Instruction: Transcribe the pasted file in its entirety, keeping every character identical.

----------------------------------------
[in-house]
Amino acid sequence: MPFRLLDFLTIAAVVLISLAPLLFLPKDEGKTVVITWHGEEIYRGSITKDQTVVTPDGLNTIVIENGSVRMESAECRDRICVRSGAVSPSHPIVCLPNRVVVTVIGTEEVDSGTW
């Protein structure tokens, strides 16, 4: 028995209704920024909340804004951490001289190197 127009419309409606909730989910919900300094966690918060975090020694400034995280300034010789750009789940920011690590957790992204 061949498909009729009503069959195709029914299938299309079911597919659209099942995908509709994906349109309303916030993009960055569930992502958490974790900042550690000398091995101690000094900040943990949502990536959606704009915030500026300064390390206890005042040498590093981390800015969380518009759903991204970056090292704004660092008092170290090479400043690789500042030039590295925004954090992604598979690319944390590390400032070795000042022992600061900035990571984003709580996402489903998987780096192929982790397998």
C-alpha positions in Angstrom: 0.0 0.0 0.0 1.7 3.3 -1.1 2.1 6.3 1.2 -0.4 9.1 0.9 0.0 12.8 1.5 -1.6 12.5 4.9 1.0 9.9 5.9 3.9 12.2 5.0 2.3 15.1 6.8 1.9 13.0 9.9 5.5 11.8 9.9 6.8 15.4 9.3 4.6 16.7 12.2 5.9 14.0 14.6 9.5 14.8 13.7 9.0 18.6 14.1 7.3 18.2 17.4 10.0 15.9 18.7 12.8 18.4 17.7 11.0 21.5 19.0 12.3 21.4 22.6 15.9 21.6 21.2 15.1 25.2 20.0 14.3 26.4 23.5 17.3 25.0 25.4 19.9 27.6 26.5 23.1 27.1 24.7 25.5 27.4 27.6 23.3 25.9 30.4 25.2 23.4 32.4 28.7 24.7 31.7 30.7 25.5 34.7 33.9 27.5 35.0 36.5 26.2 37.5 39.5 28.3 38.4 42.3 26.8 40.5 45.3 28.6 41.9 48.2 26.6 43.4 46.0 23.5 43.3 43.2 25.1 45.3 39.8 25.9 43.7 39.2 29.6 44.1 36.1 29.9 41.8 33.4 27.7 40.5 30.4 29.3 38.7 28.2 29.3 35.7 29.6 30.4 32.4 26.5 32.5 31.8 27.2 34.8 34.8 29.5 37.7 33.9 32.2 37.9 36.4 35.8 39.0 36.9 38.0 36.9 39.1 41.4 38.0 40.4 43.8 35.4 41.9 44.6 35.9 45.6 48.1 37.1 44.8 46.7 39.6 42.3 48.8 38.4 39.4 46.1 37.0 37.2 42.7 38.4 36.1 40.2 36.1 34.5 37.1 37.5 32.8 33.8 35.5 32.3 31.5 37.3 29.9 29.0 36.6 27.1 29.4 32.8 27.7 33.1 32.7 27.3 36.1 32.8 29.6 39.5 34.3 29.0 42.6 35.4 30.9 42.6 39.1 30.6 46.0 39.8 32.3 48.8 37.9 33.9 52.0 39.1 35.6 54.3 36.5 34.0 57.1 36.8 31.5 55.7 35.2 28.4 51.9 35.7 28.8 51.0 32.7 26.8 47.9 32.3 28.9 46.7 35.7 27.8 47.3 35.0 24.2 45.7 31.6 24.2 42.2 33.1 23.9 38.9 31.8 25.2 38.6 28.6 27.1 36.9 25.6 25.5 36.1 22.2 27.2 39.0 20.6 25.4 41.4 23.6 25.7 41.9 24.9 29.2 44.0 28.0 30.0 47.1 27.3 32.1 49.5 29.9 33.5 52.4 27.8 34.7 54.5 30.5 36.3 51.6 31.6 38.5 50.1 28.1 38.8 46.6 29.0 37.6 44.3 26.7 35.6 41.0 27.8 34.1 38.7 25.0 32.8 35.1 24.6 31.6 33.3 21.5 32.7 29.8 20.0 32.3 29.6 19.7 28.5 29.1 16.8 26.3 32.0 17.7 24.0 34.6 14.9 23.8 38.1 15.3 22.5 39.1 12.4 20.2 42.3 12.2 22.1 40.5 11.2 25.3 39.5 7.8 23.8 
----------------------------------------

[in-house]
Amino acid sequence: MPFRLLDFLTIAAVVLISLAPLLFLPKDEGKTVVITWHGEEIYRGSITKDQTVVTPDGLNTIVIENGSVRMESAECRDRICVRSGAVSPSHPIVCLPNRVVVTVIGTEEVDSGTW
């Protein structure tokens, strides 16, 4: 028995209704920024909340804004951490001289190197 127009419309409606909730989910919900300094966690918060975090020694400034995280300034010789750009789940920011690590957790992204 061949498909009729009503069959195709029914299938299309079911597919659209099942995908509709994906349109309303916030993009960055569930992502958490974790900042550690000398091995101690000094900040943990949502990536959606704009915030500026300064390390206890005042040498590093981390800015969380518009759903991204970056090292704004660092008092170290090479400043690789500042030039590295925004954090992604598979690319944390590390400032070795000042022992600061900035990571984003709580996402489903998987780096192929982790397998």
C-alpha positions in Angstrom: 0.0 0.0 0.0 1.7 3.3 -1.1 2.1 6.3 1.2 -0.4 9.1 0.9 0.0 12.8 1.5 -1.6 12.5 4.9 1.0 9.9 5.9 3.9 12.2 5.0 2.3 15.1 6.8 1.9 13.0 9.9 5.5 11.8 9.9 6.8 15.4 9.3 4.6 16.7 12.2 5.9 14.0 14.6 9.5 14.8 13.7 9.0 18.6 14.1 7.3 18.2 17.4 10.0 15.9 18.7 12.8 18.4 17.7 11.0 21.5 19.0 12.3 21.4 22.6 15.9 21.6 21.2 15.1 25.2 20.0 14.3 26.4 23.5 17.3 25.0 25.4 19.9 27.6 26.5 23.1 27.1 24.7 25.5 27.4 27.6 23.3 25.9 30.4 25.2 23.4 32.4 28.7 24.7 31.7 30.7 25.5 34.7 33.9 27.5 35.0 36.5 26.2 37.5 39.5 28.3 38.4 42.3 26.8 40.5 45.3 28.6 41.9 48.2 26.6 43.4 46.0 23.5 43.3 43.2 25.1 45.3 39.8 25.9 43.7 39.2 29.6 44.1 36.1 29.9 41.8 33.4 27.7 40.5 30.4 29.3 38.7 28.2 29.3 35.7 29.6 30.4 32.4 26.5 32.5 31.8 27.2 34.8 34.8 29.5 37.7 33.9 32.2 37.9 36.4 35.8 39.0 36.9 38.0 36.9 39.1 41.4 38.0 40.4 43.8 35.4 41.9 44.6 35.9 45.6 48.1 37.1 44.8 46.7 39.6 42.3 48.8 38.4 39.4 46.1 37.0 37.2 42.7 38.4 36.1 40.2 36.1 34.5 37.1 37.5 32.8 33.8 35.5 32.3 31.5 37.3 29.9 29.0 36.6 27.1 29.4 32.8 27.7 33.1 32.7 27.3 36.1 32.8 29.6 39.5 34.3 29.0 42.6 35.4 30.9 42.6 39.1 30.6 46.0 39.8 32.3 48.8 37.9 33.9 52.0 39.1 35.6 54.3 36.5 34.0 57.1 36.8 31.5 55.7 35.2 28.4 51.9 35.7 28.8 51.0 32.7 26.8 47.9 32.3 28.9 46.7 35.7 27.8 47.3 35.0 24.2 45.7 31.6 24.2 42.2 33.1 23.9 38.9 31.8 25.2 38.6 28.6 27.1 36.9 25.6 25.5 36.1 22.2 27.2 39.0 20.6 25.4 41.4 23.6 25.7 41.9 24.9 29.2 44.0 28.0 30.0 47.1 27.3 32.1 49.5 29.9 33.5 52.4 27.8 34.7 54.5 30.5 36.3 51.6 31.6 38.5 50.1 28.1 38.8 46.6 29.0 37.6 44.3 26.7 35.6 41.0 27.8 34.1 38.7 25.0 32.8 35.1 24.6 31.6 33.3 21.5 32.7 29.8 20.0 32.3 29.6 19.7 28.5 29.1 16.8 26.3 32.0 17.7 24.0 34.6 14.9 23.8 38.1 15.3 22.5 39.1 12.4 20.2 42.3 12.2 22.1 40.5 11.2 25.3 39.5 7.8 23.8 